Florida Keys woman charged with killing endangered Key deer

Key deer gather in Big Pine Key in this file photo.

Key deer gather in Big Pine Key in this file photo.

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A 77-year-old Florida Keys woman is accused of the shooting death of an endangered Key deer and could face a year in federal prison if she’s guilty.

Wendy Kilheffer of Big Pine Key shot the animal on Nov. 16, according to authorities. In addition to prison time, she would also face, if judged guilty, a $100,000 fine and a year of supervised release following her incarceration.

But a Keys environmental group that advocates the Key deer — a species of small white-tail deer unique to the Lower Keys and protected under the US Endangered Species Act — says there is more to the story. The animal, advocates say, was killed out of compassion because it was wounded and in severe distress for days.

Big Pine residents called state and federal wildlife authorities to tend to the male deer, but no one responded to the scene after more than two hours, said Valerie Preziosi, president of Save Our Key Deer Inc.

“At that time, someone took it upon themselves to put the agonized buck out of his misery with a shot to the head, as would have been done by an appropriate officer if they ever showed up,” Preziosi said in a statement.

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A key deer walks wounded through the woods of Big Pine Key on Nov. 9, 2022. The deer was shot to death on Nov. 16, 2022. Save Our Key Deer

Kilheffer was charged last Thursday. She has been released on a $10,000 bond. Her attorney her, David Paul Horan, did not immediately respond to a request for a comment on the case.

According to Preziosi, the situation began seven days before the deer was killed. A Big Pine Key resident found the animal “violently thrashing” between two fences with a rope entangled in its antlers and the fences. The repeated thrashing caused cuts on both sides of the deer’s body, Preziosi said.

The resident was able to free the deer, but wasn’t able to remove all the rope. Another resident contacted Save Our Key Deer, which contacted the Florida Fish and Wildlife Conservation Commission’s wildlife hotline.

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A wounded key deer walks through the woods of Big Pine Key on Nov. 9, 2022, with a rope entangled in its antlers. The animal was shot to death on Nov. 16, 2022. Save Our Key Deer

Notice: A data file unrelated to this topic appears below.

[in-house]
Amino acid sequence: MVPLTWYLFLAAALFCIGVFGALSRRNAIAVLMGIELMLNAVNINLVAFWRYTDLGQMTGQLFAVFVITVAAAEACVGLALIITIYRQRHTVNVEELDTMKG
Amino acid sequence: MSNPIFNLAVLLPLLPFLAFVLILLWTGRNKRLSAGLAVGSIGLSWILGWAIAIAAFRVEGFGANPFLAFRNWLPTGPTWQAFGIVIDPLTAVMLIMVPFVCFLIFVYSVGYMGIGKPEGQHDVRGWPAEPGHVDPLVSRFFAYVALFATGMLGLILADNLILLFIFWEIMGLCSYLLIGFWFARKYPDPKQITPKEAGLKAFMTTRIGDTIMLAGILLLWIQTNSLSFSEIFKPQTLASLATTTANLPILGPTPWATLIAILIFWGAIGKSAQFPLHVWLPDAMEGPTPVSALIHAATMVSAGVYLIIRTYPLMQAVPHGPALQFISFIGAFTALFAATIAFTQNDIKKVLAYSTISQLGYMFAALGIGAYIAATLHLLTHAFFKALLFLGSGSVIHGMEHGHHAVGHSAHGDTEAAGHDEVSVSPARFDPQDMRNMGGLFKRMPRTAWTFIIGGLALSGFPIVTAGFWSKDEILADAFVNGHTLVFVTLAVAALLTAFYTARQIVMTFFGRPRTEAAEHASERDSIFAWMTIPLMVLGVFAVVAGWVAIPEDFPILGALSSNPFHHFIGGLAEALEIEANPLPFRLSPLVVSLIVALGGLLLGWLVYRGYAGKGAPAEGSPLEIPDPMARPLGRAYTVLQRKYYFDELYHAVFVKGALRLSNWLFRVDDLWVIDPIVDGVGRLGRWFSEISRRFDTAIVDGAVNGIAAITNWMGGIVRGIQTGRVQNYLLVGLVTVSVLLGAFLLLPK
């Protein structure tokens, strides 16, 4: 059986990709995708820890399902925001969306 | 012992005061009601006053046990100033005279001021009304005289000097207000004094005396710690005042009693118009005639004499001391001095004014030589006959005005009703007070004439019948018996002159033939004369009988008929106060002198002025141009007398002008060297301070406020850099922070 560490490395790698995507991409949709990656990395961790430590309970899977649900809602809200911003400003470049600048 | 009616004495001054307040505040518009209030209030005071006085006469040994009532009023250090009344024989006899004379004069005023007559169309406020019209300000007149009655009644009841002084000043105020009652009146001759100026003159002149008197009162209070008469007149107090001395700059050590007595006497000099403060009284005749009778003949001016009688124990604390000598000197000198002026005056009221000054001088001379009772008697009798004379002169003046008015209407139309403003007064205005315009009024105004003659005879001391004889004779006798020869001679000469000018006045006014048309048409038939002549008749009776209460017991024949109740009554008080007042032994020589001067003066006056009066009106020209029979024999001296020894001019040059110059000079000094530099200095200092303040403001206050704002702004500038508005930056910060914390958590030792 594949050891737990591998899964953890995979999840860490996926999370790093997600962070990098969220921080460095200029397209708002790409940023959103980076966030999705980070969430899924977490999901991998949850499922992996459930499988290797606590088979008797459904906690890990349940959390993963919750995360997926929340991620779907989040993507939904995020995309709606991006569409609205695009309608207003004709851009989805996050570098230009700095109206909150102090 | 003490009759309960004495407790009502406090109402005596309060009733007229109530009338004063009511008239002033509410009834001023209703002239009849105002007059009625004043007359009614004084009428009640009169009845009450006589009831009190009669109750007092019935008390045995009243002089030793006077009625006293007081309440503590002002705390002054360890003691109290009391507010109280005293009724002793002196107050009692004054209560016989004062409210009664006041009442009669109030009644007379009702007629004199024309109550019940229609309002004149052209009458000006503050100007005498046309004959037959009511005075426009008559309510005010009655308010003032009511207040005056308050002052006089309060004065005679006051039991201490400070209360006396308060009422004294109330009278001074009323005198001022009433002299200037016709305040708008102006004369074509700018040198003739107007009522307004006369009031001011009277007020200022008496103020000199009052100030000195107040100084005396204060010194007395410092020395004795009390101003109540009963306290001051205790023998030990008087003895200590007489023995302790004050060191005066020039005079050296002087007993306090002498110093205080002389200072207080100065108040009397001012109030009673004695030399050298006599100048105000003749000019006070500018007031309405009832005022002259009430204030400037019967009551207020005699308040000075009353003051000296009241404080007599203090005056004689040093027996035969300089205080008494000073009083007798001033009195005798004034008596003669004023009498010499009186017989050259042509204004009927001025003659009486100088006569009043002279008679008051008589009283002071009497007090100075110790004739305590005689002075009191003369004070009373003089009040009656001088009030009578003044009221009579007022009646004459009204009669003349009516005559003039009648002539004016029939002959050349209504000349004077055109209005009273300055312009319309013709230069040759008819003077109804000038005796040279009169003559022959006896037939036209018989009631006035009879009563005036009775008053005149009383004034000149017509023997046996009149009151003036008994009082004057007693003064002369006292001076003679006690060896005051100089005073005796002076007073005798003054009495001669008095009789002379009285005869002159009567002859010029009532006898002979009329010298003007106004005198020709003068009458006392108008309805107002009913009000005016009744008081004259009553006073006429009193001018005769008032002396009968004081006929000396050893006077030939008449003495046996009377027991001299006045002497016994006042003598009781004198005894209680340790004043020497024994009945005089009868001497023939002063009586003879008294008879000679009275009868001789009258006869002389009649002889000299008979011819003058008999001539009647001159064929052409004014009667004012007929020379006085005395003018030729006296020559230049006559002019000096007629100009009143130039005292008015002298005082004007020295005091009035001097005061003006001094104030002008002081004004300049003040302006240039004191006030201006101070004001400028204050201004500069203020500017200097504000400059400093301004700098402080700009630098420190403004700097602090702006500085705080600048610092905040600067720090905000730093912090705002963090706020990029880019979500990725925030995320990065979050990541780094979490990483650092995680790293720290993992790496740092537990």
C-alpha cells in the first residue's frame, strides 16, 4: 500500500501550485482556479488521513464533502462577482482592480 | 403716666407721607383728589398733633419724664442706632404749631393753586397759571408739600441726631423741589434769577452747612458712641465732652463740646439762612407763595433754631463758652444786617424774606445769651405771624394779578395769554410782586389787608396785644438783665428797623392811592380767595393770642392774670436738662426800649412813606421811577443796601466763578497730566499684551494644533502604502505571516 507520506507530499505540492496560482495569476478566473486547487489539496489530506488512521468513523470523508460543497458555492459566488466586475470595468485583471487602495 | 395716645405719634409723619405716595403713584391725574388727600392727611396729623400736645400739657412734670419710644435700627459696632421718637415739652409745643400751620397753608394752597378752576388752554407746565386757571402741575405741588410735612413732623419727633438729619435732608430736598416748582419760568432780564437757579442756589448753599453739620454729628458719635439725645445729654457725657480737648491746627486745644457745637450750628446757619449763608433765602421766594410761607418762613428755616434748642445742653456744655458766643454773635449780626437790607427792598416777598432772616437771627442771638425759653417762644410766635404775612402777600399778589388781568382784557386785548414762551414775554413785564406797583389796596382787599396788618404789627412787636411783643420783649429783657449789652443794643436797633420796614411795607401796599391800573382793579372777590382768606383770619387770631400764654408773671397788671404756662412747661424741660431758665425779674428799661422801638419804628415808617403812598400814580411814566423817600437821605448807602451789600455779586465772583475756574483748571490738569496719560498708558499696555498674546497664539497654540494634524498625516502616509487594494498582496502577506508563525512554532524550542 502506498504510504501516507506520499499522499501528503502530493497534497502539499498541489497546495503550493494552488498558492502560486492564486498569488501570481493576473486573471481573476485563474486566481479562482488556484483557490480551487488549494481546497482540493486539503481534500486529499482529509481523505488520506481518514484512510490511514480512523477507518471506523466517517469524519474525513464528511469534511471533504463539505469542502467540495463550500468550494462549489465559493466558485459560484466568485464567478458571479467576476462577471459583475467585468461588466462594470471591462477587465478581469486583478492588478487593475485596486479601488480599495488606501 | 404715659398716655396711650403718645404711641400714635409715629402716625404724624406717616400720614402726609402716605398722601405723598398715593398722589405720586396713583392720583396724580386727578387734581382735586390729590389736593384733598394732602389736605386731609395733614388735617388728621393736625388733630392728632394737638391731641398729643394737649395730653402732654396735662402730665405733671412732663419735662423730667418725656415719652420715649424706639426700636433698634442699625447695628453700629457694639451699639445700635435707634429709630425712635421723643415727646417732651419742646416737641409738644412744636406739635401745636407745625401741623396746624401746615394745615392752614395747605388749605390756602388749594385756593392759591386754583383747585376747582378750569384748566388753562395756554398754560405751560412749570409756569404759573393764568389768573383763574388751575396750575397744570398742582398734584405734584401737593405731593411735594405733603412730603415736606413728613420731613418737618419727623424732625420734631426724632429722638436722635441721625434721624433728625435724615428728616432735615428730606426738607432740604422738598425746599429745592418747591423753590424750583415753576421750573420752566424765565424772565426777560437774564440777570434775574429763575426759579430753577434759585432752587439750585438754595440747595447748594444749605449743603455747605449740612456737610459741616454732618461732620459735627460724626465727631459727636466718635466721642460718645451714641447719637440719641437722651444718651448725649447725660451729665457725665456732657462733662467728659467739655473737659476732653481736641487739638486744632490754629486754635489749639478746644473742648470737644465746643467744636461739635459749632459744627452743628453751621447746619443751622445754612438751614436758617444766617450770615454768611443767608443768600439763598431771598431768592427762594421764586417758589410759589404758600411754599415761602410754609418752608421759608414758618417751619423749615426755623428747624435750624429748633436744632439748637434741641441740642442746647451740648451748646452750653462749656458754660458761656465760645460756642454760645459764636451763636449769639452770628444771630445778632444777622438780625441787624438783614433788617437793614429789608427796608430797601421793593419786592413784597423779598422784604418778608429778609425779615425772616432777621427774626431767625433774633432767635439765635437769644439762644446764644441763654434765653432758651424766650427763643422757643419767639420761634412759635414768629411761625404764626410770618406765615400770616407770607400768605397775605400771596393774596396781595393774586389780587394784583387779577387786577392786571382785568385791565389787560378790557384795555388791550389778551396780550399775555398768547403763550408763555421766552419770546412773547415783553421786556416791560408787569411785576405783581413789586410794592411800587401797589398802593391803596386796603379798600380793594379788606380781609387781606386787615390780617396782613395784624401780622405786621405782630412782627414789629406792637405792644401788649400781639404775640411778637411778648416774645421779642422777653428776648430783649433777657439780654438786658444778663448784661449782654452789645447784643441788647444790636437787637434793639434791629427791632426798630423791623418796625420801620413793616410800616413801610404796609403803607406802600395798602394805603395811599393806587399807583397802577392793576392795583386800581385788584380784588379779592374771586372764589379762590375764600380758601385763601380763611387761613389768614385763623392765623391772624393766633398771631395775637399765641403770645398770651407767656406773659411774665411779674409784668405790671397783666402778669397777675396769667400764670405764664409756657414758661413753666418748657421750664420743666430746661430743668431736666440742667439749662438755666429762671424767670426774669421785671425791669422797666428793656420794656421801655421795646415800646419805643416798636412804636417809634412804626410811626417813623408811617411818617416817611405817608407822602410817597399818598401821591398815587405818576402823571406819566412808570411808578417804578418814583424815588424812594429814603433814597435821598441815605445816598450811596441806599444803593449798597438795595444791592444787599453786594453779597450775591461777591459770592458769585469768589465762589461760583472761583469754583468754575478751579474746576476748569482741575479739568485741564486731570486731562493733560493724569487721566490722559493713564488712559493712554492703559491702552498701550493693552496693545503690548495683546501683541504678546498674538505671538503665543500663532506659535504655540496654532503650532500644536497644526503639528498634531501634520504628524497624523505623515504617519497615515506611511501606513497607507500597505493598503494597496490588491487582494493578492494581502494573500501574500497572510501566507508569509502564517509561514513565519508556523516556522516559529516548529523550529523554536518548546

The same day, US Fish and Wildlife Service agents and Save Our Key Deer volunteers tried unsuccessfully to find the wounded animal.

The deer wasn’t seen again until Nov. 16, the day it was killed. According to Preziosi, Big Pine residents found the buck lying down and in “extreme distress.” They removed the rope and tried giving the deer water.

“The buck drank some water, got up, but then collapsed on the street,” Preziosi said. The people at the scene again called the FWC hotline, she said.

Meanwhile, they moved the deer to a shaded area on a private property.

“The severely suffering deer was having trouble breathing and, from descriptions by people at the scene, was likely suffering from organ failure due to ‘capture myopathy’ — a condition induced by severe stress he experienced in the past days,” Preziosi said.

Preziosi said both the state and federal governments don’t have enough resources in the area to manage key deer and to respond to distressed animals. FWC and US Fish and Wildlife officials were not immediately available to respond to those criticisms.

Preziosi said the US Fish and Wildlife Service has reduced staff and volunteers within the National Key Deer Refuge on Big Pine Key, and Florida Fish and Wildlife’s hotline is routed to the mainland and does not specifically pertain to Key deer. That means too much time can go by before a federal or state wildlife officer responds to situations like this.

While the Save our Key Deer group “does not condone this action due to potential public safety issues, it understands what led up to it,” Preziosi said. “The present lack of interest and resources for the maintenance of the endangered Key deer is in stark contrast to past management practices and is not only detrimental to the deer but also builds ever-increasing animosity between the management agencies and residents of the Keys that interact with the animals on a daily basis.

“For both deer and human reasons,” she said, “this situation needs to change.”

This story was originally published December 20, 2022 12:13 PM.

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David Goodhue covers the Florida Keys and South Florida for FLKeysNews.com and the Miami Herald. Before joining the Herald, he covered Congress, the Environmental Protection Agency and the Department of Energy in Washington, DC He is a graduate of the University of Delaware.

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